Power boats appear to be driving down the road after they were washed up from a nearby Marina in Tuckerton, New Jersey October 30, 2012 after Hurricane Sandy made landfall late October 29, 2012. The Category One storm produced winds up to 90 miles an hour in this area of New Jersey. UPI/John Anderson | License Photo
As the mammoth storm churned in the Atlantic in the days leading up to Halloween as part hurricane, part Nor'easter, forecasters dubbed it "Frankenstorm."
The devastation it would wreak on some of the most densely populated places in the United States did away with the clever nickname. Now, millions of coastal residents in New Jersey, New York and Connecticut will remember 2012 as the year of Sandy.
Officially, Sandy made landfall near Atlantic City, N.J., as a Category 1 hurricane about 8 p.m. Oct. 29. It was downgraded to a tropical storm shortly thereafter, but the sustained 80 mph winds and powerful storm surge wiped away many of the iconic boardwalks lining the Jersey Shore. It destroyed coastal homes and knocked out power to more than 8.5 million people in 16 states and the District of Columbia.
The lights of Broadway -- indeed most of the lights in Manhattan -- went dark.
Staten Island and a coastal neighborhood in Queens -- the Rockaways -- were particularly hard-hit. The storm sparked a fire in another Queens neighborhood that laid waste to more than 100 homes.
In all, Sandy was blamed for 132 fatalities in the United States. Sandy was a killer storm well before then, however. As it passed through the Caribbean, 60 lives were lost.
The federal government estimates Sandy caused $71 billion in total damage.
The storm played a role in the nation's impending election. President Barack Obama, then locked in a tight race with former Massachusetts Gov. Mitt Romney, earned political points in the storm's immediate aftermath, canceling campaign events in battleground states first to manage the federal response in Washington, and later to make a much-talked-about tour of the Garden State with top Romney ally, New Jersey Gov. Chris Christie.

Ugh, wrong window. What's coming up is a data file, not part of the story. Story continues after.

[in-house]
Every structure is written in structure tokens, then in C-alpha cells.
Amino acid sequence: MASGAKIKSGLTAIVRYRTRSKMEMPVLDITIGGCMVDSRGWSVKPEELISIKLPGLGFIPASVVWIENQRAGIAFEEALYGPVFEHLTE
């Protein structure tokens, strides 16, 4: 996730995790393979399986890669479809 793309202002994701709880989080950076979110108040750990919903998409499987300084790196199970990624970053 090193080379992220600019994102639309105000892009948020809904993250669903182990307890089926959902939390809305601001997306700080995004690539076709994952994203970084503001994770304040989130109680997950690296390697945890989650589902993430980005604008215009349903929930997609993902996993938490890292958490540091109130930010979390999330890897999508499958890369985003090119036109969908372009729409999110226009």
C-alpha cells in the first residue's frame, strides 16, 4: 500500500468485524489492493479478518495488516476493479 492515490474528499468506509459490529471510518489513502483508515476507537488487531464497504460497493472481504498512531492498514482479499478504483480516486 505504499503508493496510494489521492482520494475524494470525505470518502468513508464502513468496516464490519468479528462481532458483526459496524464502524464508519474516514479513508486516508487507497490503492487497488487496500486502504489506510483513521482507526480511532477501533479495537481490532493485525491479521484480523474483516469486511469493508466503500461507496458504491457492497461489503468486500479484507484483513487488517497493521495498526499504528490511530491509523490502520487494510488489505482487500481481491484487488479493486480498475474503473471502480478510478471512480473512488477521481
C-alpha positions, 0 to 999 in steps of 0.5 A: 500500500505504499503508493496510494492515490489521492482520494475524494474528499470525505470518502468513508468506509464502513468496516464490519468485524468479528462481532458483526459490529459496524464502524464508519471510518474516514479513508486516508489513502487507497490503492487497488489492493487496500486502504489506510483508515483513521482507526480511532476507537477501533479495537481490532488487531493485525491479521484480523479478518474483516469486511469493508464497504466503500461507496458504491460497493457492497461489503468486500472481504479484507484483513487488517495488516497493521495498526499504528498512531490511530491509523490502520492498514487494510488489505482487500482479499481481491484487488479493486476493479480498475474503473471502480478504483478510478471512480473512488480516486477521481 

Christie heaped praise on Obama's handling of the storm at the same, calling his leadership "outstanding" and the two were photographed and recorded at multiple stops shaking hands, hugging and trading compliments as they met with storm victims and the press -- a stark difference from the rhetorical bombs Christie had been lobbing at Obama just days before.
"It's been a great working relationship," Christie said. "I cannot thank the president enough for his personal concern and compassion for our state."
When asked by Fox News about the storm's bipartisan aftermath and whether he would embark on a similar tour with Romney, Christie responded tersely: "I have no idea. Nor am I the least bit concerned or interested."
In the weeks after the storm, both Christie and New York Gov. Andrew Cuomo have lobbied lawmakers in Washington to authorize billions in recovery aide from the Federal Emergency Management System.
The New York Times said Obama plans to ask Congress to authorize $50 billion in aid for affected states though that amount is far less than what Cuomo and Christie had sought for each of their states alone. The Obama administration has not confirmed that amount.
Cuomo has said New York needs $50 billion alone to make repairs. In total, officials in New York, New Jersey and Connecticut have asked for $82 billion.
"While $50 billion is a significant amount of money, it unfortunately does not meet all of New York and New Jersey's substantial needs," Sens. Charles E. Schumer and Kirsten E. Gillibrand of New York and Frank R. Lautenberg and Robert Menendez of New Jersey, all Democrats, said in a joint statement released Dec. 5.
"The administration is working closely with our partners in the states and in Congress and is in the process of developing a request for a supplemental" spending plan, Jay Carney, the White House press secretary, said. "But that process has not been completed and it would be premature to speculate on a specific number or even on a numerical range."